Gangs of New York

I’ve always had a rather vague grasp on the history of New York City. So, before taking a trip there this last summer, I rented Gangs of New York (Miramax, 2002), hoping to learn some of it. I realize the film is not perfectly historically accurate, but I really enjoyed watching it. Scorsese did a wonderful job with the story, the characters, and the setting, making me feel like I had stepped into New York City of the 1860s. However, as I’ve come to expect with Hollywood movies, the typography was a bit off base.

For the most part, the type choices in Gangs of New York are plausible in terms of general feel. In many cases, common 19th century wood type designs are used, especially on posters, appropriately enough, though some of these look a bit too distressed, as if they were enlarged from microfilm copies or something. Most of the signs on buildings were right on the money. I thought this one was pretty good:

The Five Points Mission sign.

On the other hand, the movie is riddled with anachronistic type choices. Here are some examples from posters:

Poster for Uncle Tom's Cabin.

Here we see Bernhard Antique (1937) with two overly-distressed-looking 19th century wood types. Notice the straight apostrophe in the bottom line. Straight apostrophes and quote marks did not exist in typefaces until the advent of digital type in the 1980s. It’s a computer thing, not a typographic thing.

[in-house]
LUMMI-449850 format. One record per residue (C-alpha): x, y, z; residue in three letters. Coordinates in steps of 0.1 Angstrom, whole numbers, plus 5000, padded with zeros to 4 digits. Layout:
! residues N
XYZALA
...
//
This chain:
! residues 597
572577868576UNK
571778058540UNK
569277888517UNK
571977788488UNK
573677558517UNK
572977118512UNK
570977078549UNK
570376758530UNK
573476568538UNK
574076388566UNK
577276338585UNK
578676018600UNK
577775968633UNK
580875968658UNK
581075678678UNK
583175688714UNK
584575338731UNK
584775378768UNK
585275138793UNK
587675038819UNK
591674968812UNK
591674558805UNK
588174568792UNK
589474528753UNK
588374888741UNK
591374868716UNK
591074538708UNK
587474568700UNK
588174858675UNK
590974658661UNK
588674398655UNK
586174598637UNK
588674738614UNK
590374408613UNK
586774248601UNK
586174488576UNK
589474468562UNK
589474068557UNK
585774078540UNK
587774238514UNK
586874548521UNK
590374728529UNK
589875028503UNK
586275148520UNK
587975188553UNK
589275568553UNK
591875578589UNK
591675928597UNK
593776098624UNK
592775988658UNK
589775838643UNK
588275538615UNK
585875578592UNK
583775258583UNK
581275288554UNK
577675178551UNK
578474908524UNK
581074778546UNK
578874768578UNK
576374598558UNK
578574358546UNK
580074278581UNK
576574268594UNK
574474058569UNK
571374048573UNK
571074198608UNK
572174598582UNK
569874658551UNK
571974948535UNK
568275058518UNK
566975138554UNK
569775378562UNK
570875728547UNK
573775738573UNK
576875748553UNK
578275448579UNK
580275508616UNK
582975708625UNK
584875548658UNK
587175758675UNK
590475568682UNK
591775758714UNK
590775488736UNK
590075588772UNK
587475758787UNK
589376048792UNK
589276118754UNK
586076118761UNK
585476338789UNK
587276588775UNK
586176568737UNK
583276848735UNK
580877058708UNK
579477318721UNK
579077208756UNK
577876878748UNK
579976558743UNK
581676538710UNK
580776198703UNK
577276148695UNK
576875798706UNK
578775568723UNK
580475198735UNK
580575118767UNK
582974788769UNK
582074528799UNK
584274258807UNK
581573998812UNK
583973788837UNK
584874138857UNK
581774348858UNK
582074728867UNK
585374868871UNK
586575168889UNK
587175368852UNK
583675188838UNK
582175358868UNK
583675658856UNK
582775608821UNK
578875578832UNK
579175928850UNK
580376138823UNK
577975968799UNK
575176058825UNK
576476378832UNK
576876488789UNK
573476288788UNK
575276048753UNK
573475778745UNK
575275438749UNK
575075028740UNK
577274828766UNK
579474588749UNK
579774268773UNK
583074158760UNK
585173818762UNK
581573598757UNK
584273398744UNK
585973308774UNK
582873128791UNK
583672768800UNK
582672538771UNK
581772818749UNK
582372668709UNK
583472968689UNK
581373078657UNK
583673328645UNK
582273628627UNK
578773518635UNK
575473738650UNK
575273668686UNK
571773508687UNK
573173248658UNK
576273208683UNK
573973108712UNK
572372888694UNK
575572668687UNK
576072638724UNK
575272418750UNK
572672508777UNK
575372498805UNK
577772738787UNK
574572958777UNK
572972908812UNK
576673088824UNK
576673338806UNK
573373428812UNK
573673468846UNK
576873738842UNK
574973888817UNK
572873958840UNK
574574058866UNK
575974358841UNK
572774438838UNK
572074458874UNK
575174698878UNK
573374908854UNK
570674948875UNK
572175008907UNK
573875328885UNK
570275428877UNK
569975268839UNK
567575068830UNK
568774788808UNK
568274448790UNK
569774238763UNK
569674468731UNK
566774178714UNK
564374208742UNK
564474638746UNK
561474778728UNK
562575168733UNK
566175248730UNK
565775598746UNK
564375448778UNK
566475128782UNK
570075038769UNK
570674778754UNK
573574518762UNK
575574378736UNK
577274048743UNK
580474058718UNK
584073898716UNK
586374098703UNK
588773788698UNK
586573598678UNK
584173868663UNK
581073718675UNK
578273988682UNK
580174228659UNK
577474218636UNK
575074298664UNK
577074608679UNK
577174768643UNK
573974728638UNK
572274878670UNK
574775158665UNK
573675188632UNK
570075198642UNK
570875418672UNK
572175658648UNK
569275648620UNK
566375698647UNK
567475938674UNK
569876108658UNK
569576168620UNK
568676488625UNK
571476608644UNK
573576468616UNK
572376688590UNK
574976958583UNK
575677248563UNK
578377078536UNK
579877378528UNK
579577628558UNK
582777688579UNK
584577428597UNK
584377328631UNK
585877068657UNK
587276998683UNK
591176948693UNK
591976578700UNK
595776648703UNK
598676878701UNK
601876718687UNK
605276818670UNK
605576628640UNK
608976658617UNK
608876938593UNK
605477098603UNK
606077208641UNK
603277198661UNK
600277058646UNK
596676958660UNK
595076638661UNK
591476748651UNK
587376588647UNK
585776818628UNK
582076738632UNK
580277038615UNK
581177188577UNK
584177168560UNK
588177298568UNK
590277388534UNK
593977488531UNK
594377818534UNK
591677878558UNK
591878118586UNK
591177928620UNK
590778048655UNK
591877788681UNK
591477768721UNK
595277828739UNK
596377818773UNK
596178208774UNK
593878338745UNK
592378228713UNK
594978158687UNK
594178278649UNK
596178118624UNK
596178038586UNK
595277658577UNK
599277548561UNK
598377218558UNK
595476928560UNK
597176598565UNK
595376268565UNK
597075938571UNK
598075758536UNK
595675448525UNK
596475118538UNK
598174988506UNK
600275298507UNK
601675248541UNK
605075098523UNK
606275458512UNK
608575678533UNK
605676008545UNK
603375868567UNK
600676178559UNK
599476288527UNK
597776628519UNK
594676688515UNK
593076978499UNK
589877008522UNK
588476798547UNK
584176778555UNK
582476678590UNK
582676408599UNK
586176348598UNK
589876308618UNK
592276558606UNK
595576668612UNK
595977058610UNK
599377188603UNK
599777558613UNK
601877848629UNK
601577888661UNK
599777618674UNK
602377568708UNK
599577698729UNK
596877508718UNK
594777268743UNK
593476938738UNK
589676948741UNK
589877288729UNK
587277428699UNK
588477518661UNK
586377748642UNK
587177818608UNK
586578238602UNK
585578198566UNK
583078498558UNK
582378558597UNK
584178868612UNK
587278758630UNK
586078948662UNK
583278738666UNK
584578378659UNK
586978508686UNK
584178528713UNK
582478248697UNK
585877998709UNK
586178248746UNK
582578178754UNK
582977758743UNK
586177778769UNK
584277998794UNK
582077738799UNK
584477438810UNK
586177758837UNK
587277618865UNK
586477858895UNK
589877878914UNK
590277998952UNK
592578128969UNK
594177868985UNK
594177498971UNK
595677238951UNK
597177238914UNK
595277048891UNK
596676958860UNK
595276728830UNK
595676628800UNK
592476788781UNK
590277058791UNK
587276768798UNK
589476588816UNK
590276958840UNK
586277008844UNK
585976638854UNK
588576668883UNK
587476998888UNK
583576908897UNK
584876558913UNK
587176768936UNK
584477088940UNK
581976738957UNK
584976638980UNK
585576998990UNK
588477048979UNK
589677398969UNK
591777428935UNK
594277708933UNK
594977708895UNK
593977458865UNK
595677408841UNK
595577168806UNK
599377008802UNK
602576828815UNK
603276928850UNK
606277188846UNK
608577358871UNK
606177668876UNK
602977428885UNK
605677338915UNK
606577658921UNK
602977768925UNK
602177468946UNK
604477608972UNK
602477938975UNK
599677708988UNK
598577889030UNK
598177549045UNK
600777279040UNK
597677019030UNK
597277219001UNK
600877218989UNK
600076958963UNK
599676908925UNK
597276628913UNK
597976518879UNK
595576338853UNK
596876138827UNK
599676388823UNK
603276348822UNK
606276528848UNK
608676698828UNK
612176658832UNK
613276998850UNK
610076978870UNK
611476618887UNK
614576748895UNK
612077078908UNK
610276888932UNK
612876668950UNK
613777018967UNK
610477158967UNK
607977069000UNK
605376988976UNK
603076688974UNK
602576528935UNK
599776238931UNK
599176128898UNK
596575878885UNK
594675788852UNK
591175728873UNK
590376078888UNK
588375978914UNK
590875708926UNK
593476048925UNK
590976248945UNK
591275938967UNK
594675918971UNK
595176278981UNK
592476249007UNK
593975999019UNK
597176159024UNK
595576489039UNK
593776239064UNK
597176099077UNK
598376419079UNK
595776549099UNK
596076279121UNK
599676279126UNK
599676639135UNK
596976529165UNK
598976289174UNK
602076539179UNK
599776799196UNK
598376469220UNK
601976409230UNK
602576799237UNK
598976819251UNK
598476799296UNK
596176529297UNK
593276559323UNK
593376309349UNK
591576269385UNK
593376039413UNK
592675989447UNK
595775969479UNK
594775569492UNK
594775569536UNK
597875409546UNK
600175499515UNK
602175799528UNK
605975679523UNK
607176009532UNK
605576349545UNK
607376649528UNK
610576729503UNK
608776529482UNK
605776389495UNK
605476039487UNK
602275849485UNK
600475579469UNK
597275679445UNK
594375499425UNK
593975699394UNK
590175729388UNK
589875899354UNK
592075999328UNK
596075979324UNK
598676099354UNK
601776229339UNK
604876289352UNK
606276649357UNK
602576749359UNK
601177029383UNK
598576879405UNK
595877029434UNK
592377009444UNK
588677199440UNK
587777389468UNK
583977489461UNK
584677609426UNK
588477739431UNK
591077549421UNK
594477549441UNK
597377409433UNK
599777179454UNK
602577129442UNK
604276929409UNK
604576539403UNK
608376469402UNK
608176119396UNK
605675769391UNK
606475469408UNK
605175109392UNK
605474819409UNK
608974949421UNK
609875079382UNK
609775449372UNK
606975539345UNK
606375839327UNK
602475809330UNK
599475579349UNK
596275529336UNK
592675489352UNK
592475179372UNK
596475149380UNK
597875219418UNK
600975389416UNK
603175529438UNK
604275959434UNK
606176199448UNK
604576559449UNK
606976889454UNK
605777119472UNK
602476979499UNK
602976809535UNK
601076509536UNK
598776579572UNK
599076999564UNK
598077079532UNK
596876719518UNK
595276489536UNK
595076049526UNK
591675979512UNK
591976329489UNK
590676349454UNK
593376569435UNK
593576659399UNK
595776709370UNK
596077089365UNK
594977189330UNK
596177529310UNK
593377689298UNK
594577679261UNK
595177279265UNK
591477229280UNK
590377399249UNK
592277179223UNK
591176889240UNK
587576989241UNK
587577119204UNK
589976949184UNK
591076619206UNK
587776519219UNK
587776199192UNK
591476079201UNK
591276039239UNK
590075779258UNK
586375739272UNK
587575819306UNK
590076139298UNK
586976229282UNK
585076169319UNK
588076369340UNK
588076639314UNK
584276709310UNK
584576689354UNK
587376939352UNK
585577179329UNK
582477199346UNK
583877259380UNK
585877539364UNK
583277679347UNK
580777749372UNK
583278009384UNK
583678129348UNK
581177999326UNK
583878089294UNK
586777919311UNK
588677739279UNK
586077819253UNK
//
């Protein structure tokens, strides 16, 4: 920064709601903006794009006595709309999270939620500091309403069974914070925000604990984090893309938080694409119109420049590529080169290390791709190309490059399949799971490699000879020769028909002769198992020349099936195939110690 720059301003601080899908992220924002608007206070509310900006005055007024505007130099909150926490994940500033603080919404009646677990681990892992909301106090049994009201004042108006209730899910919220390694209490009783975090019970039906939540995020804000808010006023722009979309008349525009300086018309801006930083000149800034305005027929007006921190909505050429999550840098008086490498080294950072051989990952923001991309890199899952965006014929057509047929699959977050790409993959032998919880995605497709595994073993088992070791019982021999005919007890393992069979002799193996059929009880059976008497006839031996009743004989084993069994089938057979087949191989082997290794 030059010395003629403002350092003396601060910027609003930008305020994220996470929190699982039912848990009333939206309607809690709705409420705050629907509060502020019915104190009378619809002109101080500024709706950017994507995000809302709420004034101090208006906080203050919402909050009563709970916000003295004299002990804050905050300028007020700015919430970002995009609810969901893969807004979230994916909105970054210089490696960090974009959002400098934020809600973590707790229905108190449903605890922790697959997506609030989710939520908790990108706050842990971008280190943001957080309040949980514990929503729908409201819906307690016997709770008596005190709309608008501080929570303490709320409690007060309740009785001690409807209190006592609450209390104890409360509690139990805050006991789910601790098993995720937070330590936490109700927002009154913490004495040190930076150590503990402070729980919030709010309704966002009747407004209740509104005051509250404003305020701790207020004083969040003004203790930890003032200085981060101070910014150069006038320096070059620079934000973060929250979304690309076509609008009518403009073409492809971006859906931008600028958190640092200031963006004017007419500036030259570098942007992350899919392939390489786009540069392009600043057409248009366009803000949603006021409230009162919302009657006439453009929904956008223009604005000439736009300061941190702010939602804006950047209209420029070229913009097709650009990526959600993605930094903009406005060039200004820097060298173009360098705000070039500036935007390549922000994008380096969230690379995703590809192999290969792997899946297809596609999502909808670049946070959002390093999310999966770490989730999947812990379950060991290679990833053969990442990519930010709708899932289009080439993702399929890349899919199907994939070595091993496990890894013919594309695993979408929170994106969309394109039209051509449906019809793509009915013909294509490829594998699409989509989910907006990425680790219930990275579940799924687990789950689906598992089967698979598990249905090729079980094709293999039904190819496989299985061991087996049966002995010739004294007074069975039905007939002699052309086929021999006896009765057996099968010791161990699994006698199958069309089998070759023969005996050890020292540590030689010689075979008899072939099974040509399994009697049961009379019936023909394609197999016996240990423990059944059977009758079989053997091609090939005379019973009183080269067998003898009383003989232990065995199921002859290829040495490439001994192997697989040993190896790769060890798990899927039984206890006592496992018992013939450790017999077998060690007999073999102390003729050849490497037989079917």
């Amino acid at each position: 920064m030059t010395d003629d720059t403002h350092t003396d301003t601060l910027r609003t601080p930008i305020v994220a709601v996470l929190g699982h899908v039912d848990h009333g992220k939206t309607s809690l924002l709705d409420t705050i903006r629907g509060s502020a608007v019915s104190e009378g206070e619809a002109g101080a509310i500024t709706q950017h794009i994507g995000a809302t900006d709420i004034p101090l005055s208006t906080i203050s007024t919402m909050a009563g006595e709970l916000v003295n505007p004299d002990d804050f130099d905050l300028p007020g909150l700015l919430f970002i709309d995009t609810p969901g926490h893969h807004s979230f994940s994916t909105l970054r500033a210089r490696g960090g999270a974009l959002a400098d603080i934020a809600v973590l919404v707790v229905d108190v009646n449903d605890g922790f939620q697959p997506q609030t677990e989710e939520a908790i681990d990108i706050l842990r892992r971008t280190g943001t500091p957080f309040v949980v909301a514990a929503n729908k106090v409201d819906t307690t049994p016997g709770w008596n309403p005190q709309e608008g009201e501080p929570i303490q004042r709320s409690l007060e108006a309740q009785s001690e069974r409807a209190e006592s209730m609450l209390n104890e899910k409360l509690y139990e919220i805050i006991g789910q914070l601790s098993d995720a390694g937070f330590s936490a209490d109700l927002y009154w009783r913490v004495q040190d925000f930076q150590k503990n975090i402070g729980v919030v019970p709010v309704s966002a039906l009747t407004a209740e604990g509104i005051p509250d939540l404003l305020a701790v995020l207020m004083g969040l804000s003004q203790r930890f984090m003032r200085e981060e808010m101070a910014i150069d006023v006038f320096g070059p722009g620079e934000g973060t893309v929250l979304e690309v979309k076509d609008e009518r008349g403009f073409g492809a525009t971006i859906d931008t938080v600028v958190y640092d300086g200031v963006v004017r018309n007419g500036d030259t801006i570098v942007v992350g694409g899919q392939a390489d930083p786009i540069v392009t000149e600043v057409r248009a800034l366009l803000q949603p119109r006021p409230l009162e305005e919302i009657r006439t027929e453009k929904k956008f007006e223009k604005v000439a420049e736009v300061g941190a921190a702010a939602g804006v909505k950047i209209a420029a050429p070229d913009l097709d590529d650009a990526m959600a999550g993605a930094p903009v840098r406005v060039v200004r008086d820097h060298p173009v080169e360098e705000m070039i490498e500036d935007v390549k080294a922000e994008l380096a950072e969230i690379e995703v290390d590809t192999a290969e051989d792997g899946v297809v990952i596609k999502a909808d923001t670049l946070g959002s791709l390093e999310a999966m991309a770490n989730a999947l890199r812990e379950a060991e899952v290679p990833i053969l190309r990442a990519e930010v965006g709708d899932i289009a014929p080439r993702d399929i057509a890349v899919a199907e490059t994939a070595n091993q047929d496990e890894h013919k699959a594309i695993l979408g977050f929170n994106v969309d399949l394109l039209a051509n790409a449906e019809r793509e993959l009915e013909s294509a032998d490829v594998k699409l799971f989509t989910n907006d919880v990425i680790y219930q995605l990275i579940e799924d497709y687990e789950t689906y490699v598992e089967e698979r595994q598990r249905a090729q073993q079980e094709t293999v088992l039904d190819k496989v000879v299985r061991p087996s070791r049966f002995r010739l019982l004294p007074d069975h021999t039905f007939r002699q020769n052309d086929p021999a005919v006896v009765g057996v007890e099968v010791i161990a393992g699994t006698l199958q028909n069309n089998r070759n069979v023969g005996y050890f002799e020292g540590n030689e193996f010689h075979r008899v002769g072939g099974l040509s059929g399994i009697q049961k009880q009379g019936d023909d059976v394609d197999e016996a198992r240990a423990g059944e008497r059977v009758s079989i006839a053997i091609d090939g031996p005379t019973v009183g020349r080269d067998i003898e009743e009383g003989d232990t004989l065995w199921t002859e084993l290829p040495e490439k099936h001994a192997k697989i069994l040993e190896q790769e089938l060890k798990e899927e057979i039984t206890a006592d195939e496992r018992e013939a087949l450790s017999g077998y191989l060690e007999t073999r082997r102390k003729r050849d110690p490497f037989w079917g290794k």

Another poster for Uncle Tom's Cabin.

More wood type, but the second line (“Harry Watkins”) is set in Aachen (1969).

A poster commemorating the Five Points Battle.

This one is set in URW Egyptienne (1950s) and ITC Benguiat (1977). Benguiat is a particularly poor choice since it is based on the Art Nouveau style of around 1900. Benguiat shows up on a couple more posters in the movie.

Army enlistment poster.

This is better, but not 100% historically correct. The bold font next to the pointing finger is Rockwell (1930s).

Another poster commemorating the Five Points Battle.

Here we have some artificially condensed Americana (1967) with Memphis (1930s). You couldn’t distort type by condensing it like this back then. It was made of wood or metal, after all.

Reform school plaque.

Now this is interesting. Avenir (1988) carved in marble. Few typefaces say “1860s” less than Avenir, which means “future” in French. It would actually be quite an evocative choice for a film set in the early 2000s. It’s very popular these days.

On to the printed ephemera, starting with newspapers:

Newspaper headlines.

Good old (actually not so old) Memphis, again, paired with Caledonia (1940). I should point out that the way they set the type here looks right; it’s just the font choices that are wrong. There were typefaces back then that looked generally similar to these to the untrained eye, but not exactly like these. (9/5/13 Update: Eagle-eyed reader Anton Sherwood also spots Windsor (1905) in the small bold text on the left.)

More newspaper headlines.

The same comments go for this one. The sans serif is Helvetica (1957) and the serif font is Egyptienne (1956).

A civil war draft notice.

This one I love. It’s a civil war draft registration ticket. The heading is set in Futura (1927) and the text is set in Garamond (c. 1920). Now, you might say Garamond should be okay because the original Garamond types were from the 1500s, which predates the 1860s. The fact is, they were only used in the 1500s and similar types were not seen again until they were revived around 1920. I’m not sure about that handwriting at the bottom, either.

So. A great movie, but a bit flawed in the typographic department. Three out of five stars for use of type.